The National Academy of Sciences (NAS) recently announced its 2021 NAS awards recipients in recognition of their extraordinary scientific achievements in a wide range of fields spanning the physical, biological, social, and medical sciences, according to a press release from NAS.
Among the 20 award recipients are Indian Americans Meenakshi Wadhwa, a planetary scientist and Nikhil Srivastava, a mathematician.
Director of the School of Earth and Space Exploration at Arizona State University, Wadhwa will receive the J. Lawrence Smith Medal for her investigation of meteoric bodies, along with a $50,000 prize.
Among her many accomplishments, Wadhwa used long-lived radioisotopes to refine the age of the solar system, in the process correcting the commonly used ratio for decay, according to the release.
In addition, her studies of the trace elements and stable isotopes (especially hydrogen) in meteoritic minerals have allowed her to develop new ways to interpret that data and reveal planetary secrets, particularly those of Mars.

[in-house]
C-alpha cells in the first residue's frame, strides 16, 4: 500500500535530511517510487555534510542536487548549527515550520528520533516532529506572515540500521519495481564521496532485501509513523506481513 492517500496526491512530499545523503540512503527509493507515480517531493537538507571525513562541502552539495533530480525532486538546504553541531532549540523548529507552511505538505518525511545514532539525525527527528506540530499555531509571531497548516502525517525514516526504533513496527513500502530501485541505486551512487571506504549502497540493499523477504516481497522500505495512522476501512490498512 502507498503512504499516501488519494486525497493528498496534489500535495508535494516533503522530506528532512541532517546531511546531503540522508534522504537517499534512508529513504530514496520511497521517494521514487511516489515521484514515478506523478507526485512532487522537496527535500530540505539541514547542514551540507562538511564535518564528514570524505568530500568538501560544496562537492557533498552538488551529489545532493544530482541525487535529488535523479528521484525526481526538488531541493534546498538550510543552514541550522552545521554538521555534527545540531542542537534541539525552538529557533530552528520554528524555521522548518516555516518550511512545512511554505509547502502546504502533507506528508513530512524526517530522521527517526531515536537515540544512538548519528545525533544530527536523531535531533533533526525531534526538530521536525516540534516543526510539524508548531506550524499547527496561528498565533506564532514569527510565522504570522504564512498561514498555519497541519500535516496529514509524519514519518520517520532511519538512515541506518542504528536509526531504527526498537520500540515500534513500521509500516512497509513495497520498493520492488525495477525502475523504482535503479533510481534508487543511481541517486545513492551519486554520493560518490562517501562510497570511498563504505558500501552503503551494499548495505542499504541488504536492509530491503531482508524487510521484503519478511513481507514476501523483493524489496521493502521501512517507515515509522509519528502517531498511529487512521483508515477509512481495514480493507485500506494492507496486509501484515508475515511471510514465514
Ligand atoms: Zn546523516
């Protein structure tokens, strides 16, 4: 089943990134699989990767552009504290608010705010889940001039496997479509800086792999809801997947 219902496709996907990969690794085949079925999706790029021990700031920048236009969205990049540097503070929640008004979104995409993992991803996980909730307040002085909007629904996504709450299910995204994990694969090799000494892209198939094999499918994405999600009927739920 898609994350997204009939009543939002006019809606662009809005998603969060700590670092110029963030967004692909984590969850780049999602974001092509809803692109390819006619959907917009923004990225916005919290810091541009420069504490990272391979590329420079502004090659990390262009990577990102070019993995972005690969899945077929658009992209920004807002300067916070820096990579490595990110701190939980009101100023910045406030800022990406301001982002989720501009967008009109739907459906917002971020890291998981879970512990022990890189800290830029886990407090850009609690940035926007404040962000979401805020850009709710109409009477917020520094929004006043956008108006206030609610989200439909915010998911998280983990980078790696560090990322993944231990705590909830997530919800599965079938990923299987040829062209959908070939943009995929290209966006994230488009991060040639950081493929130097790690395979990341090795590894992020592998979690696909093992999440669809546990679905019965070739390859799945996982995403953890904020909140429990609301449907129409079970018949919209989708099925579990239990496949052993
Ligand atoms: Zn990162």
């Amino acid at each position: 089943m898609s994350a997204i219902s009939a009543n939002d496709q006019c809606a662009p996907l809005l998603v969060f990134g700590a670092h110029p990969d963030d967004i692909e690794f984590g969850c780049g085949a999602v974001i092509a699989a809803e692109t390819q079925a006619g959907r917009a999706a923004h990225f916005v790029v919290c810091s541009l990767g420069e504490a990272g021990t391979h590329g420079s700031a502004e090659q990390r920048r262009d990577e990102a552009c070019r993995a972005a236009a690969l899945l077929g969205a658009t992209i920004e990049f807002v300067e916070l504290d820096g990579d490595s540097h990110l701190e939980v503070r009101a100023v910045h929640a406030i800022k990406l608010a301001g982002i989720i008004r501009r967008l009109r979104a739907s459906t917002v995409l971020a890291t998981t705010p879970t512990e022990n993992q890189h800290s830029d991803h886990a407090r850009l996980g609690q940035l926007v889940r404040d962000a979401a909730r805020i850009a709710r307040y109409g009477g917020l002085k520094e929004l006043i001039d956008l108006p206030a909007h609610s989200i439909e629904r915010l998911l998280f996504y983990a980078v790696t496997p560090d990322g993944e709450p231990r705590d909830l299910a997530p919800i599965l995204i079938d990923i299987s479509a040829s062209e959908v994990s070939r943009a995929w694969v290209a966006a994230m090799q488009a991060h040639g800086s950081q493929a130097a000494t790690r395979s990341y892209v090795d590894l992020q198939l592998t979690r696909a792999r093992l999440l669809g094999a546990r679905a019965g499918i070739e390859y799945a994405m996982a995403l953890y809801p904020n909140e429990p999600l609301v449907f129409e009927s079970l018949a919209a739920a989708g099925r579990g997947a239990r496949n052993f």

Wadhwa currently serves on the National Aeronautics and Space Administration (NASA) Advisory Council and chairs its Science Committee. She is also serving on the joint NASA-ESA Mars Sample Planning Group.
She was president of the Meteoritical Society for the past two years, and recently also served on the Mars Sample Return Independent Review Board and the National Academies Space Studies Board.
Nikhil Srivastava, associate professor of Mathematics, University of California, Berkeley along with Adam W. Marcus, EPFL and Daniel Alan Spielman, Yale University will receive the Michael and Sheila Held Prize for their work on the Kadison-Singer problem and Ramanujan graphs. The award is presented with a $100,000 prize.
According to the press release, Srivastava and his partners in their research uncovered a deep new connection between linear algebra, geometry of polynomials, and graph theory that has inspired the next generation of theoretical computer scientists.
Their papers, both published in 2015, solved problems that mathematicians had been working on for several decades. In particular, their solution to the Kadison-Singer problem, first posited in 1959, has been hailed as one of the most important developments in mathematics of the past decade, according to the release.
The winners will be honored in a virtual ceremony during the NAS’ 158th annual meeting.